Chiltepin (CHIL-teh-pin) chiles, Capsicum annuum, are also known as chile chiltepin, chile tepin, or just chiltepin. In Mexico these are often called arrebatado. It means “violent” or “rapid”, and refers to the way the heat comes on quickly when you eat Chiltepins. These chiles are small and tomato-red, and look like berries. They have a thin skin and a peppery, smoky aroma that hints of citrus.
These round, ball-shaped peppers are very small, measuring just ¼ inch across at its widest point.
The word chiltepin means “flea chile”, and comes from Nahuatl, the language of the Aztecs. It’s believed that they gave these peppers this name both because of its diminutive size and its stinging bite.
There are approximately 225 chiles per ounce.
It takes approximately 15 Chiltepin chiles to make 1 teaspoon of powder.
Chiltepin chiles have a flavor that is initially sharp, with hints of earthiness and smokiness. The upfront heat dissipates quickly, and then the Chiltepin is sweet, mellow, and almost tomato-y.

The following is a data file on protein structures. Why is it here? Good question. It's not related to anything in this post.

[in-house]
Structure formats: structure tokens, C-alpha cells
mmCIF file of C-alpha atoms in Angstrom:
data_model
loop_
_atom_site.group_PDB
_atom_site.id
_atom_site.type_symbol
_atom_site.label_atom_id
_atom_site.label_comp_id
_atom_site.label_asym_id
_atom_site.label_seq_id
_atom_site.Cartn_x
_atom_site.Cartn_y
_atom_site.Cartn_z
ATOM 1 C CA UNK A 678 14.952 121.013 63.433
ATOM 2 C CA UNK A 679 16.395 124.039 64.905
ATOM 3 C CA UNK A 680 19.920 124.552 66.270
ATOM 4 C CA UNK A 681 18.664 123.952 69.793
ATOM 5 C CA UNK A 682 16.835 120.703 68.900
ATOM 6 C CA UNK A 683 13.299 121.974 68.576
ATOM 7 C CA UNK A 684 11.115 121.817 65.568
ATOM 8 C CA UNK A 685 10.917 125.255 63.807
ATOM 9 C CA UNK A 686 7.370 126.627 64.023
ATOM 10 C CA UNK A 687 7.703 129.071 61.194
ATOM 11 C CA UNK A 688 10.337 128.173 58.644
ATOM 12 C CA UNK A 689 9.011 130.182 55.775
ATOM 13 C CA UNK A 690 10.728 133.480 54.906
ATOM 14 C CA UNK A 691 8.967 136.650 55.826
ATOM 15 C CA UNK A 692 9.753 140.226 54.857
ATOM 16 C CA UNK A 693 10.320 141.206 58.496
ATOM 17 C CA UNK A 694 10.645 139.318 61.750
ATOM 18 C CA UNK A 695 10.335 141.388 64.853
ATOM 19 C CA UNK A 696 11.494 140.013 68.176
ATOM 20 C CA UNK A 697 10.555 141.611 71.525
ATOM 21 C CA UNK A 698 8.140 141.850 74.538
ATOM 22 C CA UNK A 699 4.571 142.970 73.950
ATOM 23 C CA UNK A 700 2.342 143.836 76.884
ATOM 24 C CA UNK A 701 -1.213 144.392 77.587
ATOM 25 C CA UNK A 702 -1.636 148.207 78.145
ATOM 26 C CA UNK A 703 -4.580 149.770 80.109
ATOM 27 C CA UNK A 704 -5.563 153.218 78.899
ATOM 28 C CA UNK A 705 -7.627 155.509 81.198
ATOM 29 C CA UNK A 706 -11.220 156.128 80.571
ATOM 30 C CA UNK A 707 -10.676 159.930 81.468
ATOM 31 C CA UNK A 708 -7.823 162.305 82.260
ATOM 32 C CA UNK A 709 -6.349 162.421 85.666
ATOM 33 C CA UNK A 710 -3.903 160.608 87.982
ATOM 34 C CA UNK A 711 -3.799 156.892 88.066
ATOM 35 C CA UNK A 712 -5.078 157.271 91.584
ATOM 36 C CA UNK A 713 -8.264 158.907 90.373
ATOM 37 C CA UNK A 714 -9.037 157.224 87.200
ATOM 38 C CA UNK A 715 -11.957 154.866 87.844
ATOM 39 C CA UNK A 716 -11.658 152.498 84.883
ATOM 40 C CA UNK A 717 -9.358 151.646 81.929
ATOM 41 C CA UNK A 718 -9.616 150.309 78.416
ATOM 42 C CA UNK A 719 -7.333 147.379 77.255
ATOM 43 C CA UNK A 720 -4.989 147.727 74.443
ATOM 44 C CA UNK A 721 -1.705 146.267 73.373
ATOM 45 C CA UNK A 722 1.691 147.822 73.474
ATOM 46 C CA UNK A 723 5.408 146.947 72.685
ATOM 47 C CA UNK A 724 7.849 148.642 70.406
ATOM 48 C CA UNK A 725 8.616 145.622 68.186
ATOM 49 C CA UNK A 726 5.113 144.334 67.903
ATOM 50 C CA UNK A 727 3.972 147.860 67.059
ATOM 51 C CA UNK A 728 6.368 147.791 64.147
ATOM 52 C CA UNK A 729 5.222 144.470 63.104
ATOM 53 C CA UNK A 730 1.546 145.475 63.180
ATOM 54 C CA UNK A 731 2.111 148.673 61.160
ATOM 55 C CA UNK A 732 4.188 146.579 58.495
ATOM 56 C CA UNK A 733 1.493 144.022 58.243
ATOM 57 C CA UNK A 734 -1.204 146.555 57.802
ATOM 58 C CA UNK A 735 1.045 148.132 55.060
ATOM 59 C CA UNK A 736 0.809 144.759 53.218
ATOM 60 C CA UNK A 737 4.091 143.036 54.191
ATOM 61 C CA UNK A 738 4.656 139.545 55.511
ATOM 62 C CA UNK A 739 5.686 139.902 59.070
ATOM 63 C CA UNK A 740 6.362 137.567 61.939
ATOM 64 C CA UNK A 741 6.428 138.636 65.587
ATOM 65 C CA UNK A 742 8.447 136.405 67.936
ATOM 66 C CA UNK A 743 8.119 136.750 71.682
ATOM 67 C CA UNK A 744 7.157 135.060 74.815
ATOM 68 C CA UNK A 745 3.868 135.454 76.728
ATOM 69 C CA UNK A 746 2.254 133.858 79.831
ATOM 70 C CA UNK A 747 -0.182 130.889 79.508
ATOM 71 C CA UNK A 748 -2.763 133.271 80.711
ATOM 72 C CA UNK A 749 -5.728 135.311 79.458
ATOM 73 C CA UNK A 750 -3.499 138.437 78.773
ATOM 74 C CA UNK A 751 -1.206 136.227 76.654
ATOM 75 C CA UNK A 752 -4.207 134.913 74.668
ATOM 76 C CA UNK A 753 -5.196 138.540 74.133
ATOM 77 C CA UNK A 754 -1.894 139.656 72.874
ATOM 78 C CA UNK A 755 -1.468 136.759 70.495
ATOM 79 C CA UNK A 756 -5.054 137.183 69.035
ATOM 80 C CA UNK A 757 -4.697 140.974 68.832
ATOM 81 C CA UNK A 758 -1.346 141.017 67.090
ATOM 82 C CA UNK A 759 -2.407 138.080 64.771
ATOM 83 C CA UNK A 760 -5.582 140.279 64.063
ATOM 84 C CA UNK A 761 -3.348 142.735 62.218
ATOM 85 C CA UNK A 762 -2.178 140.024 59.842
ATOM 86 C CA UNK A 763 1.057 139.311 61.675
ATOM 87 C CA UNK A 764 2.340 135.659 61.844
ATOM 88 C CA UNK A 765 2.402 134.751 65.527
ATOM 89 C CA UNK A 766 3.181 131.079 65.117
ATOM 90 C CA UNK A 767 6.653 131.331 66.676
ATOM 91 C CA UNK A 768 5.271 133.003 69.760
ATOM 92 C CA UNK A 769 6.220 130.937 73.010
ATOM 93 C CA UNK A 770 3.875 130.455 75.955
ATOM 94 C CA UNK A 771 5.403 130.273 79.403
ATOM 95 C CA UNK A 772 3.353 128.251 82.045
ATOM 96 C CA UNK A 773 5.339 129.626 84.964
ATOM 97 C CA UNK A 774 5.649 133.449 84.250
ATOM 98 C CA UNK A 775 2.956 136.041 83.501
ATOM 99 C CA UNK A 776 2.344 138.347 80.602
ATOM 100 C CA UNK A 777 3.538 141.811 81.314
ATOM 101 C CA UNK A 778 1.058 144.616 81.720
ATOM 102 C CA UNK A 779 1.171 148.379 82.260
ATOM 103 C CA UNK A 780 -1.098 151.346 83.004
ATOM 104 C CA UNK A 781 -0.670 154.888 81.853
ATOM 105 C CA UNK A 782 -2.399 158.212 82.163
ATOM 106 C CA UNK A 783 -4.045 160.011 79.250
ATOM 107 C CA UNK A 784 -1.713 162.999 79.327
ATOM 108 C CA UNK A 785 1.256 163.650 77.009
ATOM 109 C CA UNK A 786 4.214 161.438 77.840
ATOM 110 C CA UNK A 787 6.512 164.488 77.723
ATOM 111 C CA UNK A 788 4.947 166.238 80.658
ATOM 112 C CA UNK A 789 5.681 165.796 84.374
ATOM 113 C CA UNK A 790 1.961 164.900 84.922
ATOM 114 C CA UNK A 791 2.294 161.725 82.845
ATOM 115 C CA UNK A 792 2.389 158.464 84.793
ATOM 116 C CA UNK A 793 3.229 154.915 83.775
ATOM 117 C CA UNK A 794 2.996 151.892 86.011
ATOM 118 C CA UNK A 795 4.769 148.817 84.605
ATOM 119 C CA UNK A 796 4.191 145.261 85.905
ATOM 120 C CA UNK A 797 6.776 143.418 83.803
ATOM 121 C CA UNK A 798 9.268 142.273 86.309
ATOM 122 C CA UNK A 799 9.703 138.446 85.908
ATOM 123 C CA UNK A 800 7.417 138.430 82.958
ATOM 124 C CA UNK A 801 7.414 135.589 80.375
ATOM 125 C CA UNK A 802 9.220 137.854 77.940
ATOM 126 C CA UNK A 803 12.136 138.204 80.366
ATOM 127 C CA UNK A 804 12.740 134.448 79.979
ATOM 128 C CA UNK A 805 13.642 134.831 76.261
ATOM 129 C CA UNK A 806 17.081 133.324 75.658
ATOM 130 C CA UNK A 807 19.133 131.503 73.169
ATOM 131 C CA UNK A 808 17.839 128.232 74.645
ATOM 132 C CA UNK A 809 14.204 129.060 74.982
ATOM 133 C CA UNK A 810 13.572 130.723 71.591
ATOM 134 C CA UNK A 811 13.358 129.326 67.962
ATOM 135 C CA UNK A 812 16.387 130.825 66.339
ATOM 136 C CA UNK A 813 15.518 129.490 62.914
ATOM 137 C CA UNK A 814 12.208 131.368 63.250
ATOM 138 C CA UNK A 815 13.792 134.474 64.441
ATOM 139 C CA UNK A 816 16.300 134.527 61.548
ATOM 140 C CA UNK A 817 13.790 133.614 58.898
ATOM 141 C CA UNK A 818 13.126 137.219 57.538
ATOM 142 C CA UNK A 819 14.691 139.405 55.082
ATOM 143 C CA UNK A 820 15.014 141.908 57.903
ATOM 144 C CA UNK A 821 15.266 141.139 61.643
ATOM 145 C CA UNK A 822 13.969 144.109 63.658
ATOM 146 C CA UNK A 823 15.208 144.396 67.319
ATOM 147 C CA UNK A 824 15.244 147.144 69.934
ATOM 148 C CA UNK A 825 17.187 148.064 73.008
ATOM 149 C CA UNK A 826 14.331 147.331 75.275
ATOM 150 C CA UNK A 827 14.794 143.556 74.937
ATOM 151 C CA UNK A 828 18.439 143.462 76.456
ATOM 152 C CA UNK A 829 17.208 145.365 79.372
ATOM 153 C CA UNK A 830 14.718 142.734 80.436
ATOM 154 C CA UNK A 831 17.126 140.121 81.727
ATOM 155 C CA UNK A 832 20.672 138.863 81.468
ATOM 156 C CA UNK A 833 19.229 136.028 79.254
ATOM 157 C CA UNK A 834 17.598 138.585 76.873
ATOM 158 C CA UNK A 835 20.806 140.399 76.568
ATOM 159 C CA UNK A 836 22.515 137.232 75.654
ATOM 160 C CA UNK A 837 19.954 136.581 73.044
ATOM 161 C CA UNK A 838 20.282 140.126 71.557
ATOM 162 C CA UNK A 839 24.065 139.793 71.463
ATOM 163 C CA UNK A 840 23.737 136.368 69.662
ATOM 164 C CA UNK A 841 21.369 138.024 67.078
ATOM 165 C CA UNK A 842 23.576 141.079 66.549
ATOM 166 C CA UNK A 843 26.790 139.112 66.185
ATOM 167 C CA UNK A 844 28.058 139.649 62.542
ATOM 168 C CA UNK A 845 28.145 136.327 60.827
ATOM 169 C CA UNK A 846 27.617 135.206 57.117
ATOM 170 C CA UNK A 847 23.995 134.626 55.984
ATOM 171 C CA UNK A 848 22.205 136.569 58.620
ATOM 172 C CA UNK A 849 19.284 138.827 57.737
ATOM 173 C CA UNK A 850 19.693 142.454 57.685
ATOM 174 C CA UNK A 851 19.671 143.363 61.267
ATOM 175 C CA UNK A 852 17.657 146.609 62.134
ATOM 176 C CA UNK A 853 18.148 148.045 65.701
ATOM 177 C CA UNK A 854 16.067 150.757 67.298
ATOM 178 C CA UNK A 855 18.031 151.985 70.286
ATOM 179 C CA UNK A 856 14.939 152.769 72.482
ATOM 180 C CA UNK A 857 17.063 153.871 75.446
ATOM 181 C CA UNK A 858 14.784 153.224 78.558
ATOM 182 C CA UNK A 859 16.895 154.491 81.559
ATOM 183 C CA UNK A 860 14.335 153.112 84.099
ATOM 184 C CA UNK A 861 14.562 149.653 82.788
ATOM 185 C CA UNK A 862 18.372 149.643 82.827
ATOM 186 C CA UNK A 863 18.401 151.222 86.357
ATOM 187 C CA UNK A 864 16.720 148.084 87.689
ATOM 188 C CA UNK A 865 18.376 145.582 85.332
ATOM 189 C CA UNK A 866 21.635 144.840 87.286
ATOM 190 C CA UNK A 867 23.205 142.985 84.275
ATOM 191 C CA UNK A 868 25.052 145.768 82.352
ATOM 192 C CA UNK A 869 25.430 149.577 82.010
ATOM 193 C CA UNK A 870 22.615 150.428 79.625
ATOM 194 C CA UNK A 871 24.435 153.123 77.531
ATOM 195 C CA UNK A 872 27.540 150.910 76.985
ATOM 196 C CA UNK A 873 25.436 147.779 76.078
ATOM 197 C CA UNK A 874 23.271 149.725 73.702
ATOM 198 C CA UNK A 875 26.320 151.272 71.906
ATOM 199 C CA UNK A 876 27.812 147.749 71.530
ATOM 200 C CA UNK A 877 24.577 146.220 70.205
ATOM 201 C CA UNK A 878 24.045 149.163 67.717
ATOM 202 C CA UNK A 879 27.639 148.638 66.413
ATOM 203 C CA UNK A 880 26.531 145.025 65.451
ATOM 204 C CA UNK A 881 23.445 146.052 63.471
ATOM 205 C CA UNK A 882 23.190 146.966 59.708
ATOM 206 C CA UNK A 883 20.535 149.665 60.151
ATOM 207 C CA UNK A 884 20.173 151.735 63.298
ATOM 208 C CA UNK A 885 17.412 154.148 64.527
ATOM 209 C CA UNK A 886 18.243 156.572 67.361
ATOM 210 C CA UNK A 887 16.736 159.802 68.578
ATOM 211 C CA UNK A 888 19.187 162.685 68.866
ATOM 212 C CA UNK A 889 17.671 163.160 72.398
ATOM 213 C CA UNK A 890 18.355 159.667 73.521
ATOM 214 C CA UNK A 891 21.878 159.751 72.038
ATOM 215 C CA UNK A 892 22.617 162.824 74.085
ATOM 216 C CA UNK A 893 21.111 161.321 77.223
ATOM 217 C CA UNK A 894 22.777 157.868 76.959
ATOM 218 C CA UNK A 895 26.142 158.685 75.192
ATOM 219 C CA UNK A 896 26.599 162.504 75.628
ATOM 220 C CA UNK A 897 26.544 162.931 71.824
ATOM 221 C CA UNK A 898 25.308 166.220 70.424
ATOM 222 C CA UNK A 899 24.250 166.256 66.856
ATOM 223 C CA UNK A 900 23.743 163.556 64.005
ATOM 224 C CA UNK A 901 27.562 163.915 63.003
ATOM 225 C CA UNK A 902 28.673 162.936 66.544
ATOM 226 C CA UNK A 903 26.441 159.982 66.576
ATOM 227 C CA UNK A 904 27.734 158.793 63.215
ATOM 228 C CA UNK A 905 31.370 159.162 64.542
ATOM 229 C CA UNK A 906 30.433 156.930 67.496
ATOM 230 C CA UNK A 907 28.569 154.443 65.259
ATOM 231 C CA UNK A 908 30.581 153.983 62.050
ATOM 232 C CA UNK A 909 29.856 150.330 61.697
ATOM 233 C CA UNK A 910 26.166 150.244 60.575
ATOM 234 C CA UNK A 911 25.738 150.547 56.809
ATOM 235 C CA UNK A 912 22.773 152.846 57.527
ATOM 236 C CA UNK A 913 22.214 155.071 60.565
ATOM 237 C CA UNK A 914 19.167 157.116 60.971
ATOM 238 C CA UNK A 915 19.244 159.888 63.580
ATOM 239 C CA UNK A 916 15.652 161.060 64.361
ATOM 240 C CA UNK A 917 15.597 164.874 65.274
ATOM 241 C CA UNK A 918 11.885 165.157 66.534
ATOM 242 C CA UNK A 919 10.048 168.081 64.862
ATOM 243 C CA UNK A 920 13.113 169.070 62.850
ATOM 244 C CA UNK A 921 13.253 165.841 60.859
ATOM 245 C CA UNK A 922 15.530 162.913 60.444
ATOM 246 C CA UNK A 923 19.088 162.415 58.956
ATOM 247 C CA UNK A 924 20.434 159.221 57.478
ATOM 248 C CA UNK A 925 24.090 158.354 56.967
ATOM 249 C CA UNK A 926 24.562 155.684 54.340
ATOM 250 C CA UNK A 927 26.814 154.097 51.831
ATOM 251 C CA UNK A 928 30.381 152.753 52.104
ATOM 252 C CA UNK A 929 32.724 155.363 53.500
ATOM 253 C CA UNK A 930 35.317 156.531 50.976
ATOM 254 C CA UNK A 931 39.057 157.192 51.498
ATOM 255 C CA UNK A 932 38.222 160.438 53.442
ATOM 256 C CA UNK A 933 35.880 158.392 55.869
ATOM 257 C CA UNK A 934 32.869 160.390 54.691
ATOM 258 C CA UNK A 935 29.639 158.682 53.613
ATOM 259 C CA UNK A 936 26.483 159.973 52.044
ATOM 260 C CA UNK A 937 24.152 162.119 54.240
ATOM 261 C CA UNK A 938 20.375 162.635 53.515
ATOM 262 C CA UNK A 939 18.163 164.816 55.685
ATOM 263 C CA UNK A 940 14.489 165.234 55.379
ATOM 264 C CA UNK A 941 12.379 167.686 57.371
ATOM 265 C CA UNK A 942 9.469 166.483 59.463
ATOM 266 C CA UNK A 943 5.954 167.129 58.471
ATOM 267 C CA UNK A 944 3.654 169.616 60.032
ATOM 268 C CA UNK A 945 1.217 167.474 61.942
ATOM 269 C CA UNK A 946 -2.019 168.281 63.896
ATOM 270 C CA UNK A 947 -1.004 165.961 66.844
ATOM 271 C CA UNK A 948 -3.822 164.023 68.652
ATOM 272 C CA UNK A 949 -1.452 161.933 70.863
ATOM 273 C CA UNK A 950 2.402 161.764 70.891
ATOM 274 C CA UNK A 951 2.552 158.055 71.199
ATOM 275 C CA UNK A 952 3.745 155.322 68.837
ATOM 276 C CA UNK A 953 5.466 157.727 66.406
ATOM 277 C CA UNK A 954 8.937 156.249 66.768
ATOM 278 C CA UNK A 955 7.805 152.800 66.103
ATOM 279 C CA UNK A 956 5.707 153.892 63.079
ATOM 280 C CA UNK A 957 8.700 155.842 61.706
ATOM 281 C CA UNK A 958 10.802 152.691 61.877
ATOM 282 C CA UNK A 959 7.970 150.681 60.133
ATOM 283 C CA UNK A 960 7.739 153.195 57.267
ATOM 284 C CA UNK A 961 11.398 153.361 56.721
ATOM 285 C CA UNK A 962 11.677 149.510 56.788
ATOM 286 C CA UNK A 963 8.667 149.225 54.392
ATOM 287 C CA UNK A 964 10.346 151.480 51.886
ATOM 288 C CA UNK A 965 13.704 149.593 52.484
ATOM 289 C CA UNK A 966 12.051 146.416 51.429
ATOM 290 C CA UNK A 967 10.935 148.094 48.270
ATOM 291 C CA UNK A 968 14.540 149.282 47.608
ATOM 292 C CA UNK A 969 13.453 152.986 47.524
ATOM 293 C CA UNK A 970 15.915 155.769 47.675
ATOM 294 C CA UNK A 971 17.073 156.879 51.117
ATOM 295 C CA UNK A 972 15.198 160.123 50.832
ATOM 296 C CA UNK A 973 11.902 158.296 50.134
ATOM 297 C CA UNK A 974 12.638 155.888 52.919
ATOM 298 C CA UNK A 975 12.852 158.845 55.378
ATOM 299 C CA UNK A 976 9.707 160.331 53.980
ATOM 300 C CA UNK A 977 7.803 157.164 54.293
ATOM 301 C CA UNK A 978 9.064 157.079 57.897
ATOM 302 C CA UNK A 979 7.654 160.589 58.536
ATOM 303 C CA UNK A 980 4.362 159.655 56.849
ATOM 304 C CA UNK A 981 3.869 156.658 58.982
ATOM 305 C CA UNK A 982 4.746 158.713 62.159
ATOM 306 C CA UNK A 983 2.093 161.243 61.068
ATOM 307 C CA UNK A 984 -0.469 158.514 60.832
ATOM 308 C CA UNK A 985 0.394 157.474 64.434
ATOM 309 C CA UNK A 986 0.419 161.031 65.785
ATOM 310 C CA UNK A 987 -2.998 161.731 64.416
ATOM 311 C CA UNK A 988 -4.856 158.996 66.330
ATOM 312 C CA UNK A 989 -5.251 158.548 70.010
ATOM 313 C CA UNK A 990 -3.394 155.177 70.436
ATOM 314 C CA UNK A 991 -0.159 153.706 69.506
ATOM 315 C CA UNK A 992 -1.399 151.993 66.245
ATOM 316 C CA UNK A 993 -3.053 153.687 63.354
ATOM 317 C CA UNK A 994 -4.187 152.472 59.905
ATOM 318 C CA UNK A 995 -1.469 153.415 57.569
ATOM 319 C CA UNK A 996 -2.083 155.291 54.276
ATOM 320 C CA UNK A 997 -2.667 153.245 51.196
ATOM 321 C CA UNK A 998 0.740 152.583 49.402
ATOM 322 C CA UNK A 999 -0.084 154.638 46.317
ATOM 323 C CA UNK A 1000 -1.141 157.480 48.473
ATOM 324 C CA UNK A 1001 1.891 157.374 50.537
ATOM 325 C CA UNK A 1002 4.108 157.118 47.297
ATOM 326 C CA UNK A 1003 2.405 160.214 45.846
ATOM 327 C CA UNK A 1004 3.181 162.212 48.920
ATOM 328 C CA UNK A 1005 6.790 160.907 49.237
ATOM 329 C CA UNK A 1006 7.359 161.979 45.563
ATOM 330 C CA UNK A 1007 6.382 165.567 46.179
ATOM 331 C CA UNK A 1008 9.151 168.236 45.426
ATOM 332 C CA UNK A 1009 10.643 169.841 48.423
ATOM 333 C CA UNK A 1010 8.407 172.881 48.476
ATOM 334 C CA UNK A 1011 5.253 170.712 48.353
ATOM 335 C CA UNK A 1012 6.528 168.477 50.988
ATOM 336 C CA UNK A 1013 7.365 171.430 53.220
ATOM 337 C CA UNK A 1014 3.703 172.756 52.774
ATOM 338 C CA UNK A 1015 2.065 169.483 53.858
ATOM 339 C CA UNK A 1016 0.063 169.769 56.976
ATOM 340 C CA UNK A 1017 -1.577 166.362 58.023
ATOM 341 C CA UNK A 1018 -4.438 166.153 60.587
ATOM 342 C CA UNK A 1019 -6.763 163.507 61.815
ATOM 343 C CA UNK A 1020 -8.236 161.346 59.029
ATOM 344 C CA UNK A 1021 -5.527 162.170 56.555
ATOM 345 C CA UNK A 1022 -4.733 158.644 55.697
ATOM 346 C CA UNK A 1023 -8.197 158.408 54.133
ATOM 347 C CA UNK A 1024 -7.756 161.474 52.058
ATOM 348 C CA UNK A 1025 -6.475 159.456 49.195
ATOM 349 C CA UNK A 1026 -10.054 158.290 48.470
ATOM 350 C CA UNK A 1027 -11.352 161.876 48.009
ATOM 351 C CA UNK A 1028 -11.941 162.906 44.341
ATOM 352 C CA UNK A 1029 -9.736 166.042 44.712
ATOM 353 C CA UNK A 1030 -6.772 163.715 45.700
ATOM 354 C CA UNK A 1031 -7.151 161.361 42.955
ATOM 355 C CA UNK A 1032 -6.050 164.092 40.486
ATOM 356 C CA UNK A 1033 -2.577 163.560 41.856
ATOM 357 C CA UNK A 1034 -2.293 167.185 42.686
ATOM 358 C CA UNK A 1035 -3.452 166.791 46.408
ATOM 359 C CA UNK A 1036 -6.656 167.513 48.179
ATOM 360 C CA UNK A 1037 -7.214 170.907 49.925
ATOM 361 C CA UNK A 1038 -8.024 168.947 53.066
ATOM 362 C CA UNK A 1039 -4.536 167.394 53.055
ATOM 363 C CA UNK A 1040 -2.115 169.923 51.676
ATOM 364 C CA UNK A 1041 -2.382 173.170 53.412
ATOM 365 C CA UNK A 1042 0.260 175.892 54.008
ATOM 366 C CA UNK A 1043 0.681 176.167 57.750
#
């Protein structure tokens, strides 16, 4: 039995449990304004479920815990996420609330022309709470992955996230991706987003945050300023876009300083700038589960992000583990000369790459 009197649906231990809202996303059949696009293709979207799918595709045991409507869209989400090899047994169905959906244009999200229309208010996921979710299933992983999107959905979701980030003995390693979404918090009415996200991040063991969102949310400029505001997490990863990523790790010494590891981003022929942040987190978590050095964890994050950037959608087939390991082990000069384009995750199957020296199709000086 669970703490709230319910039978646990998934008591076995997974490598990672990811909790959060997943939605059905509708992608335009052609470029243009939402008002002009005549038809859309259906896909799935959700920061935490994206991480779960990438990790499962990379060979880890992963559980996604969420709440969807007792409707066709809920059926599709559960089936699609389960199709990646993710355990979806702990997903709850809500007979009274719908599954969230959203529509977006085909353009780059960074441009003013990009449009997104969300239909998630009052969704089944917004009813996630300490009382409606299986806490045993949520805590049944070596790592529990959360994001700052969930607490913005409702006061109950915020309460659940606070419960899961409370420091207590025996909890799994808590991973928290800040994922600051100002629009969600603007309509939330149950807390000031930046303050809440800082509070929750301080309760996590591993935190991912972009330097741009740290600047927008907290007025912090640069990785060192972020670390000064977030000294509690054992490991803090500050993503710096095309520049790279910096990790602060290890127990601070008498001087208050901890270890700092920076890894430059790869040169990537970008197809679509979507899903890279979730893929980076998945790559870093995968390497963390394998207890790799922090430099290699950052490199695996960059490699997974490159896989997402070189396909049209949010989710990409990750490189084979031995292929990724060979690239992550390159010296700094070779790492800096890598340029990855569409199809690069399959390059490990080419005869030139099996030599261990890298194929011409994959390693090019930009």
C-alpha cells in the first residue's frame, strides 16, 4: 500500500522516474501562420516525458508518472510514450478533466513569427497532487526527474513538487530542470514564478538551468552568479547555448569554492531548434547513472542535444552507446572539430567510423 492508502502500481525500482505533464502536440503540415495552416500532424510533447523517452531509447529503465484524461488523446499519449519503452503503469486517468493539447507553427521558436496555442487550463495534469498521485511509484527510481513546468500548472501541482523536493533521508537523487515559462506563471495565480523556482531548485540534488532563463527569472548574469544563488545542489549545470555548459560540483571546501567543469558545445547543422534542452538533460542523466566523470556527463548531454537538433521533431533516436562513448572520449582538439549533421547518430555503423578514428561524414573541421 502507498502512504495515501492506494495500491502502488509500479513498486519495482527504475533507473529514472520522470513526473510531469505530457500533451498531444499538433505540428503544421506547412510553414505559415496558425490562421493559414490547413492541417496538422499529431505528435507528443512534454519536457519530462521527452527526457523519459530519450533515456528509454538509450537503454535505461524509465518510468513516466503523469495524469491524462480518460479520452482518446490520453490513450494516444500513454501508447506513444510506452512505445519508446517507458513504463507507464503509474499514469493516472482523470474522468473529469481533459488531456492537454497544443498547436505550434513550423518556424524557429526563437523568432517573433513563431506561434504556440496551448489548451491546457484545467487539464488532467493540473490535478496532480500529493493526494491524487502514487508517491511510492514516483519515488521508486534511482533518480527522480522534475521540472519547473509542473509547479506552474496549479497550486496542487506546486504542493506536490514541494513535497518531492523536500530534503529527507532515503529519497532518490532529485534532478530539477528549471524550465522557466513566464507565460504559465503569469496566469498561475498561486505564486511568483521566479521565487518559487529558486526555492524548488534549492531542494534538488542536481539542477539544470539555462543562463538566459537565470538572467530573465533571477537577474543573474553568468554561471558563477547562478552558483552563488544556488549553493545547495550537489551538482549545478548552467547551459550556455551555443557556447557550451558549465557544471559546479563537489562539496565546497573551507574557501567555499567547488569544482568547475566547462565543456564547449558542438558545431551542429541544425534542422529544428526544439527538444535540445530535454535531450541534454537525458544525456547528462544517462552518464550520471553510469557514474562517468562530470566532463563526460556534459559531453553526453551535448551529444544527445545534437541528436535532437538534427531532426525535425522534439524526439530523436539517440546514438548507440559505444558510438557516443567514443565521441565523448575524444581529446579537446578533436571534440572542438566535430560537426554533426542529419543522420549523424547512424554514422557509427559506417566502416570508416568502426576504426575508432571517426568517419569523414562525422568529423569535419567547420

Chiltepins are one of our “crazy hot” chiles, measuring 50,000-100,000 Scoville Heat Units (SHU).
How To Use
In Mexico, Chiltepin chiles are often paired with fish, so sprinkle some ground Chiltepin as a garnish over Spicy Coconut Shrimp or Mahi Mahi Tacos. Puree and blend into Chile Colorado or Roasted Tomato Salsa for an extra burst of heat. Add some spice to the sweet and sour flavor of Pickled Red Onions. Toss over the top of poached eggs for an unforgettable Vegetable Stir Fry or Shakshuka. Chiltepin peppers are often added to cream sauces and soft cheeses for bright and spicy contrast.
In the American Southwest, where they are local peppers, you’ll often find them toasted, ground, and placed in shakers next to the salt and pepper.
Country of Origin
Mexico or Texas, depending on supply.
Serving Size10 chiles, 1.3g
Amount Per Serving
% Daily Value*